COIL 2012: An Interview with Rabih Mroué
Chatting with Lebanese artist Rabih Mroué on the phone a couple weeks ago, I was surprised to discover that his work Looking for a Missing Employee, which comes to PS 122’s COIL Festival this month (Jan. 6-9; tickets $25/$20), was an older piece, from 2003.
“It’s a very old piece,” Mroue admitted, “but I just presented this piece [during its opening run, in Beirut] only two nights. In a way, I was asked not to do it again.”
“By whom?” I asked.
“By the family of the missing employee, actually,” he told me. “They asked me kindly, actually, not to present this piece unless I come back to them to let them see what I’m doing in it. And I felt it would be a kind of censorship, and this is why I decided I don’t want to go negotiate with them and I preferred not to show it in Lebanon anymore.”
Mroué is one of the most internationally known artists working in Beirut today. With work that ranges from theater to performance art to visual art, he’s developed a reputation for exploring the challenges facing the complex multicultural–and civil war-scarred–society of Lebanon. His theater has toured internationally (though this is his first US tour, taking him to Pittsburg, Minneapolis, and Seattle as well as Vancouver’s PuSH Festival), his art has shown in important institutions throughout Europe (this year, he’s at Documenta 13), and he’s even produced a film with the ne plus ultra of French actresses, Catherine Deneuve, Je Veux Voir (2008). A second piece, The Pixelated Revolution, is also being presented for one night only on January 9.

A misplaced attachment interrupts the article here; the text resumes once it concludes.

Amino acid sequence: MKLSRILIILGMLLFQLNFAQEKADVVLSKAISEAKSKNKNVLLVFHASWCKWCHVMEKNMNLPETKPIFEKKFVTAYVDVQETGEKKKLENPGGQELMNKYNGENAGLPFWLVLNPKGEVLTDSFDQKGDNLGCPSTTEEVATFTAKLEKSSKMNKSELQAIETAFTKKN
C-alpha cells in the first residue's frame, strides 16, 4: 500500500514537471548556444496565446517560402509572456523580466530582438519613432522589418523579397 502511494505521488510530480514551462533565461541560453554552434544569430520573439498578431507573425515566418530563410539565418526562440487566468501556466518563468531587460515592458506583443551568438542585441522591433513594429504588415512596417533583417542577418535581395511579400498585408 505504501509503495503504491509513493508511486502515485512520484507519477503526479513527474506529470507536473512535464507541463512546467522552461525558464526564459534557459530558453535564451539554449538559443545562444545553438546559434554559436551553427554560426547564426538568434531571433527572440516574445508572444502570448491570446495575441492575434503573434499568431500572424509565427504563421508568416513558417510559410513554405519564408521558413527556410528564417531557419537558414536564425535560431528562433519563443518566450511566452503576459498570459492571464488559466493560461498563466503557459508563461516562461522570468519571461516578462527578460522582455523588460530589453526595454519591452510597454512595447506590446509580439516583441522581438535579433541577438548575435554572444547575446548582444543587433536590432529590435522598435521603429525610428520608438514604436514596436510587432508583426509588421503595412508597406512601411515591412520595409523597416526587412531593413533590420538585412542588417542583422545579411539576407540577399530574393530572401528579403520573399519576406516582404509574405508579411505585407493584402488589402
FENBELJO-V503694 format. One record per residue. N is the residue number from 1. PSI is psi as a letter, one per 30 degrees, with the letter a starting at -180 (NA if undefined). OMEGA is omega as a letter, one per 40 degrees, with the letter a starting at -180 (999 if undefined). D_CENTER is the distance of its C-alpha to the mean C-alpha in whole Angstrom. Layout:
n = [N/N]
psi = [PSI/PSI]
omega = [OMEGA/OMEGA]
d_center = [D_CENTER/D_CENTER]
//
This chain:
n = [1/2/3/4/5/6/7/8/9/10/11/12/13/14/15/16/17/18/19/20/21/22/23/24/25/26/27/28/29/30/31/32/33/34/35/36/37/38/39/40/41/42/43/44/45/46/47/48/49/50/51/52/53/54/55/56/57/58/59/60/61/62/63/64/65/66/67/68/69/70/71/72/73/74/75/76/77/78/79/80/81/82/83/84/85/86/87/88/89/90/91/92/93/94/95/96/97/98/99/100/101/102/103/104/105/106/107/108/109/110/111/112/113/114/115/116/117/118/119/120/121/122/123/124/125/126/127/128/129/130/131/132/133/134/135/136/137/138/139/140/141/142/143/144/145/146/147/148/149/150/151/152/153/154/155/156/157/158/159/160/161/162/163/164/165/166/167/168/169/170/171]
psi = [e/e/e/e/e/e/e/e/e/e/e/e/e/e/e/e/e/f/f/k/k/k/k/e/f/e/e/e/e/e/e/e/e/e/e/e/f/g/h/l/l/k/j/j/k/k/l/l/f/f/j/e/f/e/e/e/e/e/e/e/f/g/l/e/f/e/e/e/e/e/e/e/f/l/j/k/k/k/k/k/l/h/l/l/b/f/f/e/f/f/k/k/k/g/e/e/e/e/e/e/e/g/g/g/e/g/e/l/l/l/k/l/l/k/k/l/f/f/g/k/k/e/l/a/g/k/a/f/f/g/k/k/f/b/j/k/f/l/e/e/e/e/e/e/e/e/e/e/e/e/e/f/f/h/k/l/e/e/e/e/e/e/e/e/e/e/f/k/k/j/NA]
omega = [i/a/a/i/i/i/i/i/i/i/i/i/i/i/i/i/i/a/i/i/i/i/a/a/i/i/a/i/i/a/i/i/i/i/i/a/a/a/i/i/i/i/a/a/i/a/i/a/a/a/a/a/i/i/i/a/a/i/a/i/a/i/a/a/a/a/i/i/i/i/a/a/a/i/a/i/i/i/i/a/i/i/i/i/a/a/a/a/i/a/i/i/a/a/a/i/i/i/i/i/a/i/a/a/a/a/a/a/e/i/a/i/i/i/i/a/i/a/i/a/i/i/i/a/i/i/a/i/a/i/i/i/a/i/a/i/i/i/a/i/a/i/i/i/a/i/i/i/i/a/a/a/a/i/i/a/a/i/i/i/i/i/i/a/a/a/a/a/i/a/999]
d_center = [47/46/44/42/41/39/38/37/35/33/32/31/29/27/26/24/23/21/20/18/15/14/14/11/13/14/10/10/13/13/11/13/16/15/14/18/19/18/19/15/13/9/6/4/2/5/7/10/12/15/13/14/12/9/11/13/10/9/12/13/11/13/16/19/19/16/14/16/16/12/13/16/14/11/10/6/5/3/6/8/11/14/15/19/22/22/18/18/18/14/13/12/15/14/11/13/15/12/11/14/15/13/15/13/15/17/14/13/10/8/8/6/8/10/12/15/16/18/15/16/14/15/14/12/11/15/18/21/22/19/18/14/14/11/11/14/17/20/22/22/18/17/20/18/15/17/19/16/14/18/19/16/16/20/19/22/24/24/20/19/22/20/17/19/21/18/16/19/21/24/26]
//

The product of a secular family committed to religious tolerance and pluralism in an often balkanized country, Mroué ‘s life was marked by the conflict that’s been a hallmark of Lebanon for decades: a civil war that lasted from 1975 to 1990; incursions and partial occupations by Israel during and following that time; and occupation and meddling control by Syria that continues in one way or another to this day. Mroué ‘s grandfather, in fact, was assassinated for his writings.
In Looking for a Missing Employee, performed by the artist himself, Mroué used the story of an actual missing employee–a worker who disappeared in the early Aughts, whose story he followed through the newspapers–as a lens through which to explore a more nefarious and complex part of Lebanon’s history: the some 17,000 persons who disappeared and remain unaccounted for during the civil war.
“The idea came by totally chance, by accident,” he told me over the phone. “I was collecting photos and news about missing people, that has nothing to do with the war. Just people who are missing for no reason. And there was this employee [who disappeared] and I cut out his news brief and the second day, there was another news story, and the third day another news story, and so forth. And suddenly his case became a big scandal in the whole country and I found myself following it and collecting all the articles and news about this missing employee.”